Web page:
County governments will use a fine-tooth comb to find much-needed relief in Gov. Andrew Cuomo’s proposed state budget.
“The devil will be in the details,” Fulton County Administrative Officer Jon Stead said about the $136 billion proposal unveiled Tuesday afternoon. The budget includes hundreds of millions in aid to local governments, but it is new flexibility measures and the absorption of Medicaid costs that counties are definitely interested in.
In particular, counties are reviewing a proposal that would allow future savings from a new pension program to be realized immediately with a long-term contribution plan. Because the plan, referred to as Tier VI, would cover only new hires, local governments and school districts wouldn’t normally realize major savings for decades.
“That was one of the areas in the governor’s proposals that piqued my interests,” said Stead. “It might have some promise over the next few years”
Pension costs are a large part of any budget drafted by a municipality or school district, especially with the slow economy shrinking tax bases.
In Saratoga County, retirement costs for public workers grew by more than a million dollars from 2012 to 2013, according to Supervisor Alan Grattidge, R-Charlton, chairman of the county Board of Supervisors.
“We’d certainly be interested in looking at it,” he said of the proposal.
Despite this positive step, counties are still asking for more help easing state-mandated costs that account for most of their budgets.
“We were looking for more aggressive mandate relief,” Grattidge said, specifically focusing on Medicaid costs.
Schenectady County Legislature Chairwoman Judy Dagostino said in a statement that mandates consume 84 percent of the county’s budget this year, with $34.6 million going to Medicaid alone.
Counties are still responsible for some Medicaid costs, but the state had already capped the counties’ responsibility for growth in the program at 3 percent each year, and this year, the state has begun gradually taking over all growth. Stead said curtailing local growth was a step in the right direction, but existing Medicaid costs are already too high.
“That’s why property taxes are up in double digits in Fulton County,” he said.
“Almost all counties believe ... there needs to be a larger share of the Medicaid portion taken over by the state,” Stead said. “Medicaid equals property taxes in New York state”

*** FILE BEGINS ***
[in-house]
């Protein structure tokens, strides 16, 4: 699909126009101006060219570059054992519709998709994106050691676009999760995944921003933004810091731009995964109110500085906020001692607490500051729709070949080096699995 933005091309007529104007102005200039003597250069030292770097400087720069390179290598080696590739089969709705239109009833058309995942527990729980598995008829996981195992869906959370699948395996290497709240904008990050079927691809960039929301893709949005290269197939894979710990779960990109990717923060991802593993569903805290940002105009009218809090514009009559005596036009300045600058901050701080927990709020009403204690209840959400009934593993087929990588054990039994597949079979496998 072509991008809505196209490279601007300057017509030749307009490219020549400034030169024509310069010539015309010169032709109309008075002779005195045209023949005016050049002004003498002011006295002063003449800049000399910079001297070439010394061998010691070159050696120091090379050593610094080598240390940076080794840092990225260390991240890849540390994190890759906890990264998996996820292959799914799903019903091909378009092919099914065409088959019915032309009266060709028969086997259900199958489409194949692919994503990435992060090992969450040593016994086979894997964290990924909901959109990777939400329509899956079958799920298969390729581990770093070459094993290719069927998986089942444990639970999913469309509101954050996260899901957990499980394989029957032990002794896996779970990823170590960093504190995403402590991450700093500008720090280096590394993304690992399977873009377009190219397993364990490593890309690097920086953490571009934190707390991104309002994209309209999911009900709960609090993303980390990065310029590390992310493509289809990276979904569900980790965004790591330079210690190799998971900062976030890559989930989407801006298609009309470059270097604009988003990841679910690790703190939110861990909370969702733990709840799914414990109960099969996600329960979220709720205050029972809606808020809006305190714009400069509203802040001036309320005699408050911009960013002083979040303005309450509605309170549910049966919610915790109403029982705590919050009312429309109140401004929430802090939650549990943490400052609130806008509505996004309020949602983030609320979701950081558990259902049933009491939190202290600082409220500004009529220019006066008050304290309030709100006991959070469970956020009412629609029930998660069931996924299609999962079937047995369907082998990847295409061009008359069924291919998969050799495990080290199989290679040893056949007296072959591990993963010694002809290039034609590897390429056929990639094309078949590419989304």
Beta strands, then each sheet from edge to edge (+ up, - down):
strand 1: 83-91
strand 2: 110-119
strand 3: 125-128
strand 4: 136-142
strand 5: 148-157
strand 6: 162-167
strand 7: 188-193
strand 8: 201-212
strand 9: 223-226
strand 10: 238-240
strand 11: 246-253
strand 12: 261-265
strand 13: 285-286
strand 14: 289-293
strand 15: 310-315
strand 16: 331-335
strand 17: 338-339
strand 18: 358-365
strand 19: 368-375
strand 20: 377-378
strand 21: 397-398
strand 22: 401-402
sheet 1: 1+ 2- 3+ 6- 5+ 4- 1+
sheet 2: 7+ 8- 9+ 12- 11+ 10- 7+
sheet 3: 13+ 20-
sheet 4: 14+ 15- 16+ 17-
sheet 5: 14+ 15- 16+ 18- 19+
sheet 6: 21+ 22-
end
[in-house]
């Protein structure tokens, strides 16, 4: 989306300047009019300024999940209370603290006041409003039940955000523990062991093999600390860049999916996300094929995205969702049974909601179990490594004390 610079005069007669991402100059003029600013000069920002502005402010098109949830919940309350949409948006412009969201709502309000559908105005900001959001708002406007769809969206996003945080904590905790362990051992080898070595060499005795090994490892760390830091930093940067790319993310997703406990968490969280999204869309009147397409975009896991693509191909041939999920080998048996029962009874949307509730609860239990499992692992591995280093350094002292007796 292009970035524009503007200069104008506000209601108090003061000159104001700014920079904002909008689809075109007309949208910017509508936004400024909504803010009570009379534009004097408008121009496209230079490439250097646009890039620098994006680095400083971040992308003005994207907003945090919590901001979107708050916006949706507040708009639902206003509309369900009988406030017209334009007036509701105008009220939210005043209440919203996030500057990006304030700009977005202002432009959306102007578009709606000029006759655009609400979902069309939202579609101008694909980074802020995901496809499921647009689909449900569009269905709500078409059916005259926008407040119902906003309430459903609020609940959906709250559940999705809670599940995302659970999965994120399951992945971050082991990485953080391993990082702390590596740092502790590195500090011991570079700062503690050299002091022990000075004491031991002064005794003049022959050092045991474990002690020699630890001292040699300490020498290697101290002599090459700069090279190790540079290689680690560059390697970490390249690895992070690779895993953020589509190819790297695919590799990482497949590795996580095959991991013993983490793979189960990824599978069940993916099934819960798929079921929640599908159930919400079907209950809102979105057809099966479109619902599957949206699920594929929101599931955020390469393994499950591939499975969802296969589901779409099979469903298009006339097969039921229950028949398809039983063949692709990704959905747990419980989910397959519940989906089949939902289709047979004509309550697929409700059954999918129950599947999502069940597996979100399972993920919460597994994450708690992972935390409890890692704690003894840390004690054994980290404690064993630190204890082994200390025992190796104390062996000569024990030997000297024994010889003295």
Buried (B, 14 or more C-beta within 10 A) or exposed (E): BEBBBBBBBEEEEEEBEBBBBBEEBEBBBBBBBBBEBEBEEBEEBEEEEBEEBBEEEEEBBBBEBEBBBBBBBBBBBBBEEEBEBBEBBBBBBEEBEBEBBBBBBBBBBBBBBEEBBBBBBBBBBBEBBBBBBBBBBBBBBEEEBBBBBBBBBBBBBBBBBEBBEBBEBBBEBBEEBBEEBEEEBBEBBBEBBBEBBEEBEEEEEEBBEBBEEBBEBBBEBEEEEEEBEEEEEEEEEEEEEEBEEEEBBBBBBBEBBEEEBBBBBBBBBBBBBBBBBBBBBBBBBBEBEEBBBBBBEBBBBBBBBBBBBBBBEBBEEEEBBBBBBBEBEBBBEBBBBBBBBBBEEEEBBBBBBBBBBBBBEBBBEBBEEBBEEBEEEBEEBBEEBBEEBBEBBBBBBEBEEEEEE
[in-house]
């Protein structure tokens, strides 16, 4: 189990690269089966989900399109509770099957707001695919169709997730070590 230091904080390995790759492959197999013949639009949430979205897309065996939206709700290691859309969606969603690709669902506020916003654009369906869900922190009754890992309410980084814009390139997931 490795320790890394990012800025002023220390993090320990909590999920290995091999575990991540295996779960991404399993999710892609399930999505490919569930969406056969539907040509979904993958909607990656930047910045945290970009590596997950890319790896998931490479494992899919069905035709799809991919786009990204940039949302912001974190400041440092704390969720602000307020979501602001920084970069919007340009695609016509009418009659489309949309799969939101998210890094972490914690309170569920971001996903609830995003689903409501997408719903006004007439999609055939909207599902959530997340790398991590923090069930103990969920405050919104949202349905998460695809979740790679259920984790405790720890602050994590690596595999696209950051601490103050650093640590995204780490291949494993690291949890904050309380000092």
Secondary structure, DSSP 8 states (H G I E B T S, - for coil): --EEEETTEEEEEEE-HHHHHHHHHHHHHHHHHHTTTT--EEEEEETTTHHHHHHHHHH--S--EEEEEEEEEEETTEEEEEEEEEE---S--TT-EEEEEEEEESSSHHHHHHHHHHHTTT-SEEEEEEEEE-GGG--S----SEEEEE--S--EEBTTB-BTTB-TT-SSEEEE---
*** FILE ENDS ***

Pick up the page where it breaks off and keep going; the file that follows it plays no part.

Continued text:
In addition to the state assuming a larger portion of the costs, counties are also interested in reviewing Medicaid benefits offered in New York, which exceed federal minimums and are the most generous in the country. Stead described the current benefits as not sustainable.
Assemblyman Angelo Santabarbara, D-Rotterdam, whose district includes Montgomery, Schenectady and Albany counties, said the Medicaid and pension proposals require serious consideration. During the budget process, he said he planned on talking to county officials to gauge their needs, with a focus on creating as much local flexibility as possible with budgets.
The state budget also included limits on pay raises that first responders could get through binding arbitration with distressed local governments. Grattidge called this a good symbolic step in reining local personnel costs. Meaningful relief, he said, would mean tackling the Triborough Amendment, which reduces the pressure on employees to negotiate for a new contract because the terms of a previous contract continue after it expires.
Reforms to the early intervention program, which serves children under the age of 3 with disabilities or developmental delays, are designed to save counties money without decreasing services. Stead called the reforms an incremental improvement, compared to what was in last year’s proposed budget, but was encouraged by the move. He’s hoping these reforms, as opposed to last year’s proposals, will be left in the budget after the state Legislature gets involved.
The counties are also looking forward to a provision that would automatically renew local sales tax rates without approval from the state Legislature.
“It won’t save any money,” Stead said, “but will provide predictability.”
Good news in the budget specifically for Saratoga County was the continued state payment for hosting the Saratoga Casino & Raceway. The county will get almost $500,000, which it had put in its budget last year on the belief it would be paid out, despite being withheld in some past years.
Overall, counties are pleased with Cuomo’s budget, noting their burdens have not increased.
“It felt to me like we weren’t going backwards,” Grattidge said.
On Monday, the state Legislature will hold a hearing on the local and general government portions of the proposed budget.